In this study, more than a quarter of children had a recurrent event within just one year of their first event. Risk factors a recurrent event included having fewer injuries (≤2 injuries) or having a dislocation, open wound, or and superficial injury at the previous event. These data potentially identify a bias in either the diagnosis of abuse and/or the variable response of child protective services to children based on the number and severity of physically evident injuries. Children with fewer or less severe injuries may not be reported to child protective services or are not removed from the unsafe environment leading to subsequent events. Identification of these more minor injuries as potential targets for additional screening or referral to child abuse specialists warrants further prospective study.
This study also found that the median length of time between the first and second suspected NAT events was 191 days (IQR 69, 389). This is important to note because the average length of child protective services involvement with a family may be significantly shorter. In addition, the risk of having a subsequent event increased with each event; 26% of children who experienced a first event proceeded to experience a second event within a year, whereas 60% children who experienced a 4th event proceeded to experience a fifth event within a year. Understanding both the prolonged length of time between a first and second event, as well as the increasing risks with recurrent events may inform secondary prevention strategies for both medical and child welfare staff.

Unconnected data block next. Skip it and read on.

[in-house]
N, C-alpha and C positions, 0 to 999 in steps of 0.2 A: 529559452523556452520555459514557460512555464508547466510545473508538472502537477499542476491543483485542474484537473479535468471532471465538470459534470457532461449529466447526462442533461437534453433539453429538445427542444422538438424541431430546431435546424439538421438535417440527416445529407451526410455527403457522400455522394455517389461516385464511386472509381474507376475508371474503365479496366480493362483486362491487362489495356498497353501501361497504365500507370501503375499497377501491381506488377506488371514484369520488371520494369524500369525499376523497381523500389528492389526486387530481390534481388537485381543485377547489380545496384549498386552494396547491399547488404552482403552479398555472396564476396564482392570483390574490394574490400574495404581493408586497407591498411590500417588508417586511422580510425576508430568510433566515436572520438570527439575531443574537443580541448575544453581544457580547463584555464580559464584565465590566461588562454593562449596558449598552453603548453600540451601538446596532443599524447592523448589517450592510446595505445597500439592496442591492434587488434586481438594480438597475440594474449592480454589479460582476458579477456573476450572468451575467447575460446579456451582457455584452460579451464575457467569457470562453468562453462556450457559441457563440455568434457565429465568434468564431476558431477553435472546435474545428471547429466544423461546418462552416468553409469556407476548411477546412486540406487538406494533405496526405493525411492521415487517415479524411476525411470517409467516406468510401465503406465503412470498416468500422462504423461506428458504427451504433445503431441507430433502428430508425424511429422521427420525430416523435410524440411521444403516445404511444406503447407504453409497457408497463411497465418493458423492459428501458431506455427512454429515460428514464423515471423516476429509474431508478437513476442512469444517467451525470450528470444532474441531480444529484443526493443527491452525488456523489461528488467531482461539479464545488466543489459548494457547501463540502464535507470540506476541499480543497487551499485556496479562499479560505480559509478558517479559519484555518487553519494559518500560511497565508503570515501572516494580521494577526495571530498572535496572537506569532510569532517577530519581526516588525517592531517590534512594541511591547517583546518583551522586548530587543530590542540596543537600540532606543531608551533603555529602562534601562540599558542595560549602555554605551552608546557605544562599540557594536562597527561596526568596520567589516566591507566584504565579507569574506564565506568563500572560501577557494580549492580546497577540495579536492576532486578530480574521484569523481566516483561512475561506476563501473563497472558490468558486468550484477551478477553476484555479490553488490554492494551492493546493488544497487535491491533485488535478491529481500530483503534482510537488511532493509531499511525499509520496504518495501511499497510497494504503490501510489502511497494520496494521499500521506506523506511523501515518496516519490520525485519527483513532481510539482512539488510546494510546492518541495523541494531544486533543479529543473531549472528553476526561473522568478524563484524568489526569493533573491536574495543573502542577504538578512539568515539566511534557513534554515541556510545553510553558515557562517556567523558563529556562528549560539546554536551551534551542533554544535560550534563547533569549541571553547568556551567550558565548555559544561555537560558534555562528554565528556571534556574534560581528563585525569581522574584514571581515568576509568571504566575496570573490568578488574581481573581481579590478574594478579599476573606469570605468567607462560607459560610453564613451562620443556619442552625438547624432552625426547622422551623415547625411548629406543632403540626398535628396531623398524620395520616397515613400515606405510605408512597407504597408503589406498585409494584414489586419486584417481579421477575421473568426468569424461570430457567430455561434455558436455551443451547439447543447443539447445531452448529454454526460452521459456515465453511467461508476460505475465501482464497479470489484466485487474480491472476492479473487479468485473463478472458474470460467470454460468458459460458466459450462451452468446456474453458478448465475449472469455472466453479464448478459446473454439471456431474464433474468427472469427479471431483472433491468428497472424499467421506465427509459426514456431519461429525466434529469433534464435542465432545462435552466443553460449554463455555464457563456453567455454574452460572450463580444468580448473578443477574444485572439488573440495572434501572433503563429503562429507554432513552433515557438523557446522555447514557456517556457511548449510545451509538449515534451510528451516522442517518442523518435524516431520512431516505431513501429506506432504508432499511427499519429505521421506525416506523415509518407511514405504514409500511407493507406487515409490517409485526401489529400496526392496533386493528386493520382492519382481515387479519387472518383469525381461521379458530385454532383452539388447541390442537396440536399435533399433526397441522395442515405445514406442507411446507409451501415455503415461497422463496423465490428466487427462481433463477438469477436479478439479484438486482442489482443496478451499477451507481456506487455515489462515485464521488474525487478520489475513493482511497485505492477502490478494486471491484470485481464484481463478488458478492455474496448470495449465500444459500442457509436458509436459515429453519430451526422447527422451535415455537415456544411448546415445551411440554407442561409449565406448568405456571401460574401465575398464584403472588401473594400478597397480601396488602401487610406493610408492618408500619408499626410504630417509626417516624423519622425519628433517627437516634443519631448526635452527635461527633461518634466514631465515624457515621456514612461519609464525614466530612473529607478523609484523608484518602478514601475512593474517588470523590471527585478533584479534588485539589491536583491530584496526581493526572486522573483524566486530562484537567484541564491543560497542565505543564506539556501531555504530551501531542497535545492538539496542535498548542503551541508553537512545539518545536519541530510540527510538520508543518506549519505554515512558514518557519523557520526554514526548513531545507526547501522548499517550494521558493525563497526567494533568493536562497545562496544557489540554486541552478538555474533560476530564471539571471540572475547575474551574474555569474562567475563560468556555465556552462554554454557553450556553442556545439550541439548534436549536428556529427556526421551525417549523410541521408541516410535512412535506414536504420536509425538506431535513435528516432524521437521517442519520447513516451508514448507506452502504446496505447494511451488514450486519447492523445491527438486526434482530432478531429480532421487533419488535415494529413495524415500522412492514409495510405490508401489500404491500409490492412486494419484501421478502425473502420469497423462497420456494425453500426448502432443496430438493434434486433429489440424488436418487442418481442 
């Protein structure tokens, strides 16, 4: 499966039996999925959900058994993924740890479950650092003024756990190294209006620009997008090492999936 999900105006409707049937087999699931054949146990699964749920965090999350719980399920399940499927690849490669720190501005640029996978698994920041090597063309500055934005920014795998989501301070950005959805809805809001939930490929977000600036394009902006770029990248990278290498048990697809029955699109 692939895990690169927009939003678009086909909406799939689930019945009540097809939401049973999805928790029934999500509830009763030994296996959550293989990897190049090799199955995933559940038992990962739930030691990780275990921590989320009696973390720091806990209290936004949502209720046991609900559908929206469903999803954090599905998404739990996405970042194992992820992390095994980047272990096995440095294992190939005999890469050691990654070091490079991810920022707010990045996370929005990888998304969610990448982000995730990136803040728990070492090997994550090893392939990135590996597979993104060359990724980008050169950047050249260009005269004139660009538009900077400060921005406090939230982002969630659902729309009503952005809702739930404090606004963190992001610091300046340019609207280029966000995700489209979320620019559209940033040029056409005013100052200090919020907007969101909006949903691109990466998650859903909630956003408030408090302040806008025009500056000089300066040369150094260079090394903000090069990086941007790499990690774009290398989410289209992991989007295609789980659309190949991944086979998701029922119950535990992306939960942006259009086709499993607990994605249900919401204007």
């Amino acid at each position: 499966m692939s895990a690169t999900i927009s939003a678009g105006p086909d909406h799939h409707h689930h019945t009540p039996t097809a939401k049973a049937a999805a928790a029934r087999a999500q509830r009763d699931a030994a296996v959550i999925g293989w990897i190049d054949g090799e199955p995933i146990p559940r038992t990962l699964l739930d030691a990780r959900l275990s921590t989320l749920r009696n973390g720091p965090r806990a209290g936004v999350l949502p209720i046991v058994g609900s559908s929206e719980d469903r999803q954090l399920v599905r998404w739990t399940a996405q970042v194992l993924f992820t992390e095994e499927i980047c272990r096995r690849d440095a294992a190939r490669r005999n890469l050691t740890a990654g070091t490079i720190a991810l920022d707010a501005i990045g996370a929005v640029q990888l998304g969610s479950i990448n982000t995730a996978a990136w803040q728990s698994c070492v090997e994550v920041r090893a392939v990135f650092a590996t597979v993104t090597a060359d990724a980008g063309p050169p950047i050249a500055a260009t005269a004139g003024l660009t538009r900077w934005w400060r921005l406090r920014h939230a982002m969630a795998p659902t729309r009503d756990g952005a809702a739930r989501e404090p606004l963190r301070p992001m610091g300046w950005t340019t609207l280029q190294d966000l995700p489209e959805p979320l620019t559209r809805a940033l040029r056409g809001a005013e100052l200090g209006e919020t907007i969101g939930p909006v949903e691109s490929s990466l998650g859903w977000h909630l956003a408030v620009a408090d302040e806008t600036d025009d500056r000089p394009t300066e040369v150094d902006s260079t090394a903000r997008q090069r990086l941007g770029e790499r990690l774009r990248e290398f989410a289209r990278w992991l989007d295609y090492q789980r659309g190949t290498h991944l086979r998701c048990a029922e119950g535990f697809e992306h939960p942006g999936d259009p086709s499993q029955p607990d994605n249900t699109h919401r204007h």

Several limitations inherent in using system-level administrative claims data are relevant to this study. First, approximately 35% of patients had at least one break in Medicaid enrollment. In our analysis, we included these children as if they had remained continuously in the cohort throughout the study period. With this approach, there is the potential that children suffered a recurrent event during the time of non-enrollment, and therefore our data would be an underestimate of the number of recurrent events. However, the appropriateness of this assumption is increased by the finding of similar results in the subgroup of children with continuous enrollment in PFK from birth until the end of the study period. Second, some children who were removed from their home by child welfare after their initial event were lost to follow-up in this study. Whether or not a child remains in PFK after out-of-home placement varies by county in Ohio. Thus, we are unsure of the exact number of children lost to follow-up for this reason. However, when analyses were repeated in children who remained in PFK for at least 2 months after their first event, the results were very similar. Third, we are limited in the sensitivity and specificity of the ICD-9 coding practices used to identify key variables. In particular, ICD-9 coding performed after discharge is likely to underestimate the actual prevalence of abusive injuries in part because physicians may be reticent to assign intentional causality without confirmation from a multi-disciplinary team of social workers and law enforcement agents whose consensus is not often available until after discharge. In addition, ICD-9 codes provide limited ability to distinguish between different types of abuse. In this study, we aimed to focus on suspected physical abuse, but some of the codes chosen to define abuse could have certainly represented instances of emotional or sexual abuse, or child neglect. Furthermore, we were fairly liberal in our definition of potentially abusive injuries. Although some of the injury-only events could have involved accidental injuries, it is important to note that the rate of injury-only episodes was remarkably high in this population (177 events per 1000 person-years), a rate more than 40 times the rate of 3.17 events per 1000 person-years that was reported in a general population of 0–3 year olds . This extraordinarily high injury rate is concerning, regardless of whether the injuries were purposefully inflicted or represent neglect. An additional limitation of this study is that, administrative datasets provide limited data on covariates of interest. For example, this study would have benefited from additional data on race, parental characteristics, and family-level SES characteristics. By integrating US Census data, however, it was possible to evaluate zip-code level SES characteristics. Although the above limitations were unavoidable in the use of this administrative database, it is likely that they mainly resulted in under-identification of suspected NAT events and therefore minimized, rather than exaggerated our findings.